Health anxiety is, simply, a condition in which certain individuals (“health worriers”) worry too much about their health. They include patients who cross a number of theoretical and diagnostic categories, including generalized anxiety disorder, obsessive-compulsive disorder, and depression; but also, especially, somatization disorder—a condition in which anxious people present with physical symptoms, such as stomach ache, headache and palpitations—and hypochondriasis—a condition marked by the individual’s inclination to respond to physical symptoms by imagining the worst possible illness. The worst possible illnesses are those that might lurk silently but nevertheless, have the potential to kill. They include cancers of various sorts, particularly brain and pancreatic cancers, heart disease, degenerative neurological conditions, such as multiple sclerosis, brain aneurysms, and A.I.D.S. Health anxiety is a common condition that leads to considerable distress and over-utilization of medical services, including laboratory tests and procedures that are likely in the long run to worsen this psychological condition.

Doctors are well-aware of these unhappy persons. They see them every day. Some doctors are likely to be dismissive of their complaints, since their symptoms plainly do not reflect a medical disorder. They speak of such patients derisively as “crocks.” Most doctors, however, are sympathetic. They respond endlessly to the same questions in a vain attempt to reassure their patients. Then they typically do two things that are well-meaning, but likely to aggravate their distress:

  1. They tell their patients to avoid looking at the drug insets they receive with medications that have been prescribed for them, since reading about potential side-effects makes them more afraid. And, indeed, that is what happens. For similar reasons they tell them to stay off the internet and stop reading about the illnesses they are afraid they may have.  These practices are antithetical to the proper treatment of health anxiety because they discourage the patients from confronting their fears. All irrational fears will be ameliorated in the end by confronting them. And that is the essence of treatment. Patients get upset when they learn a little about things they fear. When they learn more, they lose that fear. Since patients know very well that they get more upset—initially—when they read about their feared illness, it is hard to get them to so, and harder still when their physicians make them hesitate more. (Naturally, physicians have the obligation to correct any misconceptions and half-truths their patients pick up from the internet or from any other place.)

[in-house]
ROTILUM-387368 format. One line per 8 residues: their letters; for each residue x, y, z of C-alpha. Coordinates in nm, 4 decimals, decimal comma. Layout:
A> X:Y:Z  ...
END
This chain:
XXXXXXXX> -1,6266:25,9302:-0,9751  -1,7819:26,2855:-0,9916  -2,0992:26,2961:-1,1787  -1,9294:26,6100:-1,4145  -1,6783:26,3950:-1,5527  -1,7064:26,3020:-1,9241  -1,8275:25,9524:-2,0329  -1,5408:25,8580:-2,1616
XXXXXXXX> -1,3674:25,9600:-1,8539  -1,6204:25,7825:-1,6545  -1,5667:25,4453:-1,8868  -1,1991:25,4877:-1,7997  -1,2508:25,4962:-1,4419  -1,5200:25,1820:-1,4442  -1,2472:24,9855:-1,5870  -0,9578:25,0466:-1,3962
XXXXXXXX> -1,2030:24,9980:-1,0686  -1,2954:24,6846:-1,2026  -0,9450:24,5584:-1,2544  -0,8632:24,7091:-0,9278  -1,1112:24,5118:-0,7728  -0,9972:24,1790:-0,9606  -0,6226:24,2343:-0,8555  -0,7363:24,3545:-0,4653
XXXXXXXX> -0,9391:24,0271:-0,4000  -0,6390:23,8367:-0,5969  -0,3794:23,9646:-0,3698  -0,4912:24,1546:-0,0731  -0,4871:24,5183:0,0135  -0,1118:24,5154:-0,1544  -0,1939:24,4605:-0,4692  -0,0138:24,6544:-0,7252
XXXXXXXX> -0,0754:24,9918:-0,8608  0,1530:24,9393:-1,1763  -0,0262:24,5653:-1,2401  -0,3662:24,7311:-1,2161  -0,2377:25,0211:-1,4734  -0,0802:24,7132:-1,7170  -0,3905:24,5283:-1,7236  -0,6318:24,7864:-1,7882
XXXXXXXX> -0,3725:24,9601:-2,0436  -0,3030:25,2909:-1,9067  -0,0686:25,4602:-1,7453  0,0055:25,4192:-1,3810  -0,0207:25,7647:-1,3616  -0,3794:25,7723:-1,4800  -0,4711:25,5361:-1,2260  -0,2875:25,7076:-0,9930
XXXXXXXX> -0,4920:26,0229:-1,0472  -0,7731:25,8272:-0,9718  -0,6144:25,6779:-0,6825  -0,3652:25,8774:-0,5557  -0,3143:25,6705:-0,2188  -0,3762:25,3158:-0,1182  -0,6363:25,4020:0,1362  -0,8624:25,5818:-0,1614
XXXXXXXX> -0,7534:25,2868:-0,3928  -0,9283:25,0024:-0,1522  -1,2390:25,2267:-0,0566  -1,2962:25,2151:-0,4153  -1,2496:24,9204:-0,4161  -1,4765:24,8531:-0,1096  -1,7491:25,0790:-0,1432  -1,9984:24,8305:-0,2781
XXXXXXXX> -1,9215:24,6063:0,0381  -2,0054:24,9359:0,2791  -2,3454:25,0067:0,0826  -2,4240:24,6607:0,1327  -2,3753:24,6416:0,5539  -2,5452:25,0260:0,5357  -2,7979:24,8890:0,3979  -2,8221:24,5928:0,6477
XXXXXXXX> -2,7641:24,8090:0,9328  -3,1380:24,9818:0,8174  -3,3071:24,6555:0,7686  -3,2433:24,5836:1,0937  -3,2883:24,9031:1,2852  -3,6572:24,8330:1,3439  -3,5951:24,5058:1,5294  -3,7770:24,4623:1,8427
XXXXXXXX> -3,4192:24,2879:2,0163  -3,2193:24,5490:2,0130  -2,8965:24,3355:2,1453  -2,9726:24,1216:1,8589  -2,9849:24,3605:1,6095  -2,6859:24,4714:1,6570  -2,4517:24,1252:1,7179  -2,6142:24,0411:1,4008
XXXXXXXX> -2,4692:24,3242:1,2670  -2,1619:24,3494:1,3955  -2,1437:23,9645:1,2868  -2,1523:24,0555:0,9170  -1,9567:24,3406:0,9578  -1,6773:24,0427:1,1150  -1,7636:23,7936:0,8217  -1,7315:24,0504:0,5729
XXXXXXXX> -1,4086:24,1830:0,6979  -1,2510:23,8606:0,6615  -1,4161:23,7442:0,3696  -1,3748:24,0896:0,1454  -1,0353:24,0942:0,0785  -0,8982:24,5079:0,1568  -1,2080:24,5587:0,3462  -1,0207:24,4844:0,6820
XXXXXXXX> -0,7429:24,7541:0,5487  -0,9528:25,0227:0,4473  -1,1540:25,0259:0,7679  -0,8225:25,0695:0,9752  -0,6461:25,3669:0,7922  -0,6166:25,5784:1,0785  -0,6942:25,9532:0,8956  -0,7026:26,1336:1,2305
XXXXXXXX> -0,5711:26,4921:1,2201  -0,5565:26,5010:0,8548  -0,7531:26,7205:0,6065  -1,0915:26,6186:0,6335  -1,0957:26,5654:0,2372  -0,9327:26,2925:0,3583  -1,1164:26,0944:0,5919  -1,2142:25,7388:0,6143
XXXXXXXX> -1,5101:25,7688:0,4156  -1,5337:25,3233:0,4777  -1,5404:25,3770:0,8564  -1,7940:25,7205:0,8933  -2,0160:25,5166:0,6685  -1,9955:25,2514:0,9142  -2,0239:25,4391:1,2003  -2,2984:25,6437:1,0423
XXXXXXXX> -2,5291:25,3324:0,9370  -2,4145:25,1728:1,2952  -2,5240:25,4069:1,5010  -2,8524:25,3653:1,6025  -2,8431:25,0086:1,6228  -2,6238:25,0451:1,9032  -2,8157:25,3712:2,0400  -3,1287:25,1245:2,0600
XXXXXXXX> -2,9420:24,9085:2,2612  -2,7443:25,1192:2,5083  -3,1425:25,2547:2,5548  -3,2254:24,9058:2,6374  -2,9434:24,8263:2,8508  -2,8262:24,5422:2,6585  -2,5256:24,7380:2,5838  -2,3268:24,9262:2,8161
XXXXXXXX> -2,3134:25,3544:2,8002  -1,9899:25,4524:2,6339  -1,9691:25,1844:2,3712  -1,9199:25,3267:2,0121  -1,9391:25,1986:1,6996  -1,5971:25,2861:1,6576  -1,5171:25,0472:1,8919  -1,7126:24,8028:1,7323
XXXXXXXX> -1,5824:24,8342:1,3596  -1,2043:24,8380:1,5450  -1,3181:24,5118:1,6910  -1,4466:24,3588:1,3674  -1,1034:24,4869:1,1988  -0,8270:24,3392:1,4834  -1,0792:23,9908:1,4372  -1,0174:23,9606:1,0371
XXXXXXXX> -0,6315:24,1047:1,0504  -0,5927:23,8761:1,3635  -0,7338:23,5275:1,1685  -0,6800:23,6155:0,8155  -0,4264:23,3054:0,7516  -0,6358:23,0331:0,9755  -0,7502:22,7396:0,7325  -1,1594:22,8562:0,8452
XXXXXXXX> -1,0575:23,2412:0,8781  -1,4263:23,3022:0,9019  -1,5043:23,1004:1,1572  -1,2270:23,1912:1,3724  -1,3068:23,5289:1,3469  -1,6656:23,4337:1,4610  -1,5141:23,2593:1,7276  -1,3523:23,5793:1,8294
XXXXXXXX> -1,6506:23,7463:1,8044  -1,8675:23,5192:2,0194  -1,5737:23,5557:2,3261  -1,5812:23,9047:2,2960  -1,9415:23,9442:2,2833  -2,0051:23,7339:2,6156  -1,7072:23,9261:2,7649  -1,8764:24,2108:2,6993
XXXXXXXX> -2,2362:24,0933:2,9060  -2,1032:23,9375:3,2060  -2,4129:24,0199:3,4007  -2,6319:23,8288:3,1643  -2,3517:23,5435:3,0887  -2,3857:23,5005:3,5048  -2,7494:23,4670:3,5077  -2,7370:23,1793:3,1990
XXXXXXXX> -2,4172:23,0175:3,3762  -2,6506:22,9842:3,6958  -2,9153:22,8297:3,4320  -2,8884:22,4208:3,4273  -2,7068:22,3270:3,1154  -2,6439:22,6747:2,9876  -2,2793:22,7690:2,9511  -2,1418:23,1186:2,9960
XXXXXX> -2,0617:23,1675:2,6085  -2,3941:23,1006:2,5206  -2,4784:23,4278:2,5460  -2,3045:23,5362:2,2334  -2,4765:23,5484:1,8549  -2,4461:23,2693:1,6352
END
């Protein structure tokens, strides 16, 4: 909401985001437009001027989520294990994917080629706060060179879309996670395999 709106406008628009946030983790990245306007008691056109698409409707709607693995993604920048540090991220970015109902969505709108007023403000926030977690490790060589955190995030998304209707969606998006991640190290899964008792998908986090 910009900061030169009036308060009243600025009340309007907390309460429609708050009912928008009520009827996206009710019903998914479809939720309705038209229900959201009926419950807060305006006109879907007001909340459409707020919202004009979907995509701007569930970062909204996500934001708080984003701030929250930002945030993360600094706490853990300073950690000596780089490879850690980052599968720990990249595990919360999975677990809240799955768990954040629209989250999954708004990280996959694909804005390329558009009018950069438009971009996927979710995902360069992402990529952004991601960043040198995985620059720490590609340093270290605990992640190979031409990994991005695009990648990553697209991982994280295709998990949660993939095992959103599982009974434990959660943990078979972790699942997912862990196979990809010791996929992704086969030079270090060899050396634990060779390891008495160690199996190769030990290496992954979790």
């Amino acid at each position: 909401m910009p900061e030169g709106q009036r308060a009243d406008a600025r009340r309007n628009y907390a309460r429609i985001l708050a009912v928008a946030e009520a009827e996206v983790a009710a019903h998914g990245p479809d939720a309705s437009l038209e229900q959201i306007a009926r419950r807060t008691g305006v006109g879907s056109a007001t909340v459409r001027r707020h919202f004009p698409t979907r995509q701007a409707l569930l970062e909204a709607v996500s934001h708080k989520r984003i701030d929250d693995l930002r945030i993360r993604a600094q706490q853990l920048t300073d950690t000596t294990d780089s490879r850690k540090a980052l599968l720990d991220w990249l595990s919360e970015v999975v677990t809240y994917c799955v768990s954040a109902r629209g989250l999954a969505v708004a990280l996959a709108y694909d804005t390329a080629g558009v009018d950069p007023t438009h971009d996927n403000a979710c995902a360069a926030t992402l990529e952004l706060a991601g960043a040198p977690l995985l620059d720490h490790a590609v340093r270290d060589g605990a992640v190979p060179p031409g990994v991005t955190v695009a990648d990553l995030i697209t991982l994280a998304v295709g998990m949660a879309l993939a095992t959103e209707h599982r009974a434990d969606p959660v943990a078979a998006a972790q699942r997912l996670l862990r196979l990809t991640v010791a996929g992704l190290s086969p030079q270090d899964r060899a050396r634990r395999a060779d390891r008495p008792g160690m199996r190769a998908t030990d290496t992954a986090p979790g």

2. Physicians agree to do special tests and procedures in order, once and for all, to prove to their patients that they do not have one or another disease. This is a bad practice. Health worriers  can no more be reassured by tests or further examinations than a patient with OCD who checks the front door over and over again to see if is locked is reassured by checking it just one more time. In fact, checking makes the underlying fear worse. It reminds the patient of the possibility of the feared condition really being present. Besides, laboratory tests and procedures are inherently ambiguous. The health worrier is likely to seize on some result just barely out of the normal range and worry still more. One ambiguous laboratory result is likely to lead to further tests and further concerns.

Physician need to acknowledge to their patients that these worries reflect an emotional problem which requires particular treatments of an emotional sort.

The therapy program for health anxiety instituted at the White Plains Anxiety and Phobia Center revolves about six principles. The patients are instructed:

1.  

A.  Learn the truth about yourself—the particular physical symptoms you characteristically develop, over and over again, in the face of stress.  For example, fatigue, back pain, panic attacks, palpitations, etc. These accustomed complaints are not likely to reflect some new physical disorder.

B. You need to learn about the illnesses you fear. Knowing a little is scary. Knowing a lot is reassuring.

2. Confront your fears. Thinking the unthinkable diminishes fear. (This is an allusion to the “Nightmare Fantasy” in which patients are asked to imagine, in detail, the worst case scenario of their fears. It is possible to desensitize to a fear of illness and death by fantasizing.)

3. Avoid checking and the search for empty reassurance. (Patients are not allowed to ask the same question twice.)

4. Think of the odds against being desperately ill rather than the stakes. (“Wouldn’t it be awful if I died suddenly from a ruptured aneurysm?” “Yes, but what are the chances of that happening?”)

5. Do not seek absolute certainty or safety.

6. Live in a healthy way. (Including principles of eating properly and exercising.)

 These summarize to certain “dos” and “don’ts”

Things to do                                                                  

  1.  Research diseases.                                          
  2. Construct and dwell on the Nightmare         
  3. (at the prescribed time)               
  4. Exercise.                

Things to avoid doing

  1. Do not examine yourself.
  2. Do not ask M.D. s for reassurance                 
  3. Do not ask your doctor to do tests or prescribe  drugs he does not think to do on his own initiative.

These principles and practices are elaborated on in detail in “Worried Sick?” which is a description of this program.(c) Fredric Neuman  Follow Dr. Neuman's blog at fredricneumanmd.com/blog

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